Opendoor: The “Amazon of Houses” Keeps Getting Better
For those who are unfamiliar, Opendoor (OPEN) is the world’s largest iBuyer. The company uses technology and data science to buy homes from sellers virtually. It then turns around and uses that same approach to sell those homes to prospective buyers.
We love this business model. We think it’s genius. It dramatically improves the archaic, universally-hated home-buying model. Specifically, Opendoor makes the home-shopping experience:
- Cheaper – it axes profit-taking middlemen (real estate agents) and replaces their often-flexible 6% commission with a 5% flat transaction fee.
- Faster – Opendoor’s advanced data science methods accurately price a home in minutes. And sellers can close a sale in as few as three days.
- Easier – Opendoor allows folks to literally sell their home from their mobile phone with just a few clicks.
- Simpler – Opendoor simplifies home-selling into a unified process between just the seller and Opendoor. Say goodbye to disjointed and complicated sales between multiple parties.
- More convenient – Opendoor allows sellers to choose their closing dates and escrow periods, enabling the flexibility to move on their own time.
- More reliable – Opendoor’s offers are all-cash. And its transactions never fall through because it “fails to qualify” – something that happens quite often in the home-selling process.
From a consumer advantage perspective, Opendoor is creating a superior way to buy and sell homes. It’s the future of home shopping. By 2030, we believe a large majority will use Opendoor to buy and sell homes. It’ll be much the same way shoppers today use Amazon (AMZN) to buy goods instead of going into Walmart (WMT) or Target (TGT).
To that end, we see Opendoor as an early stage “Amazon of Houses.”
Don’t Worry About Profitability
For those concerned about profits, worry not. Opendoor has positive gross and EBITDA (earnings before interest, taxes, depreciation, and amortization) margins already. And the company is still in its very early days of growth. It takes a 5% commission on every transaction and earns money via home appreciation through its typical 90-day holding period.
At scale, the company should be able to net gross margins north of 10% – driven by a mix of the commission fee and housing price appreciation. That’s very similar to what Amazon’s retail business nets on its gross margins. Economies of scale have enabled Amazon’s retail business to become very profitable. Similarly, economies of scale will enable Opendoor to be very profitable one day, too.
And even in a down housing market, Opendoor has enough liquidity (over $2.5 billion in cash on the balance sheet) to weather some near-term turbulence. It’s also worth mentioning that the housing market has a very strong upward bias. It usually goes up. About once a decade, it goes down. And when that happens, the downturns tend to be very short-lived. Within a few months, the housing storm will pass. And Opendoor will be back to firing on all cylinders. So, a down housing market won’t stop this formidable company.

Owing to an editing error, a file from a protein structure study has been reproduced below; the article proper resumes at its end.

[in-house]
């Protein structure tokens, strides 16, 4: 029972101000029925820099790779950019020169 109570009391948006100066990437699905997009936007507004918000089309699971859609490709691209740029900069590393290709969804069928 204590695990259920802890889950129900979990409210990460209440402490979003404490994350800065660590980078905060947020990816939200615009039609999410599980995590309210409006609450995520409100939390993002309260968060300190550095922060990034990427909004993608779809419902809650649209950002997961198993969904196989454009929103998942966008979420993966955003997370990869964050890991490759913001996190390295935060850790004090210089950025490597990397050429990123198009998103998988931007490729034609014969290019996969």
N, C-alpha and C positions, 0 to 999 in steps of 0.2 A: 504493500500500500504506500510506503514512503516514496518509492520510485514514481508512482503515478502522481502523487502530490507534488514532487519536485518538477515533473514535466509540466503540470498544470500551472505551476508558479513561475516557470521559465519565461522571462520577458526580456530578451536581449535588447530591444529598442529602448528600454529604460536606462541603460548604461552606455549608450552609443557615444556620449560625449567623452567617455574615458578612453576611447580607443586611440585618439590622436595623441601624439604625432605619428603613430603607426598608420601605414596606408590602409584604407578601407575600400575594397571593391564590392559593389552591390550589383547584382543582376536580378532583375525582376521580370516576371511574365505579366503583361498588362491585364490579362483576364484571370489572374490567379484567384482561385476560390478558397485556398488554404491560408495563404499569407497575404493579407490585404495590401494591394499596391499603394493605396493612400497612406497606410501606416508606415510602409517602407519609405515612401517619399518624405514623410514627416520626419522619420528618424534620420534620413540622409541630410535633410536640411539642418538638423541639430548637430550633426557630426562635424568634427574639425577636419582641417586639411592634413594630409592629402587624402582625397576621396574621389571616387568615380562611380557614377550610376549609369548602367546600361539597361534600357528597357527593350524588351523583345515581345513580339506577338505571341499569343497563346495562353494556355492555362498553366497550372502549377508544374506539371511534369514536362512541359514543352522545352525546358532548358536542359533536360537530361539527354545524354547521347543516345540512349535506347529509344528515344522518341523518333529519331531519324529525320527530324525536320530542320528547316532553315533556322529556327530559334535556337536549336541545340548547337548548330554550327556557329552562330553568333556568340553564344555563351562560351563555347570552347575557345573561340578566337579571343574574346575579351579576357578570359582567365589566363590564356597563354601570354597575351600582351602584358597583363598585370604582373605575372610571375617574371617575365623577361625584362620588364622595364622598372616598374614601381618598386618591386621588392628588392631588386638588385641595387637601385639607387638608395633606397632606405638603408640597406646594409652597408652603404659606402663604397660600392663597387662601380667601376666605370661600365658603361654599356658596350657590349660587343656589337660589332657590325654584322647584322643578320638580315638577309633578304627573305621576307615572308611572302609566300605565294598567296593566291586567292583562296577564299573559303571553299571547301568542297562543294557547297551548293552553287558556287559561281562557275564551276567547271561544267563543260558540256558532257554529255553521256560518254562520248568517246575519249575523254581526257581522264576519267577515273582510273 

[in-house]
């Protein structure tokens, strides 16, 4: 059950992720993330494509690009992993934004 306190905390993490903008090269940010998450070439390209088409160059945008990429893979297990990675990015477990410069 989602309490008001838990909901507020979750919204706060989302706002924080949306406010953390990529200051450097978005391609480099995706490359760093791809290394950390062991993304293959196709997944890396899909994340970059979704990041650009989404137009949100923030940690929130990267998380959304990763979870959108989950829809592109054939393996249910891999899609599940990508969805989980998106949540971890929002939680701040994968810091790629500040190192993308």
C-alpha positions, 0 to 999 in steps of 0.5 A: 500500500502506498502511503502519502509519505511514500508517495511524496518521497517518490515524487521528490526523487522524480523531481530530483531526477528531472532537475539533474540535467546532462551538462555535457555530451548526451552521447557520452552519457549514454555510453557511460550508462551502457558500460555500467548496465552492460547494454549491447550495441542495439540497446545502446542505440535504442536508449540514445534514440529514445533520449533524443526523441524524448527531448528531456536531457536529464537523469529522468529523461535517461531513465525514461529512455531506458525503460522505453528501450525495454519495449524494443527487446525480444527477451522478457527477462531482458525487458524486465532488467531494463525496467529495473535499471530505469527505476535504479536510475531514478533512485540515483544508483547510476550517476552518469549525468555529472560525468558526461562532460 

In fact, after recently proving the resiliency of its business model in a housing market slowdown, OPEN took flight. Though the headline numbers were mixed, they underscored that Opendoor will not lose a lot of money in this slowdown.
Opendoor Is Proving Its Resiliency
Second-quarter numbers topped estimates across the board (volumes, ASPs, revenues, earnings, and margins). Topline KPIs are slowing – volumes and ASPs dropped sequentially – and guidance came in well-below estimates. Still, the market was quite impressed with the quarter, thanks to the company’s margins.
Gross margins expanded to near record highs. EBITDA margins did reach record highs. And next quarter, EBITDA losses are expected to be very shallow, even against the backdrop rapidly slowing housing market.
In other words, the big concern with Opendoor has always been that this company will lose a lot of money in a housing market slowdown. But that’s not the case. Opendoor is simply slowing the pace of its acquisitions, focusing on high-quality inventory, and relying on its pricing algorithms to drive continued positive contribution margins and barely-negative EBITDA amid this turbulent time.
That’s really bullish. Turbulent periods in the housing market don’t last long. So, when this period ends, Opendoor is positioned to grow like wildfire for the next 10-plus years.
The Final Word
We believe this quarter is the beginning of Opendoor proving the resiliency of its business model to Wall Street. Once Wall Street is fully convinced – maybe another quarter or two of outperformance in a down housing market – this stock will fly higher.
We’re pounding the table on this stock as a multi-bagger with 10X potential.
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On the date of publication, Luke Lango did not have (either directly or indirectly) any positions in the securities mentioned in this article.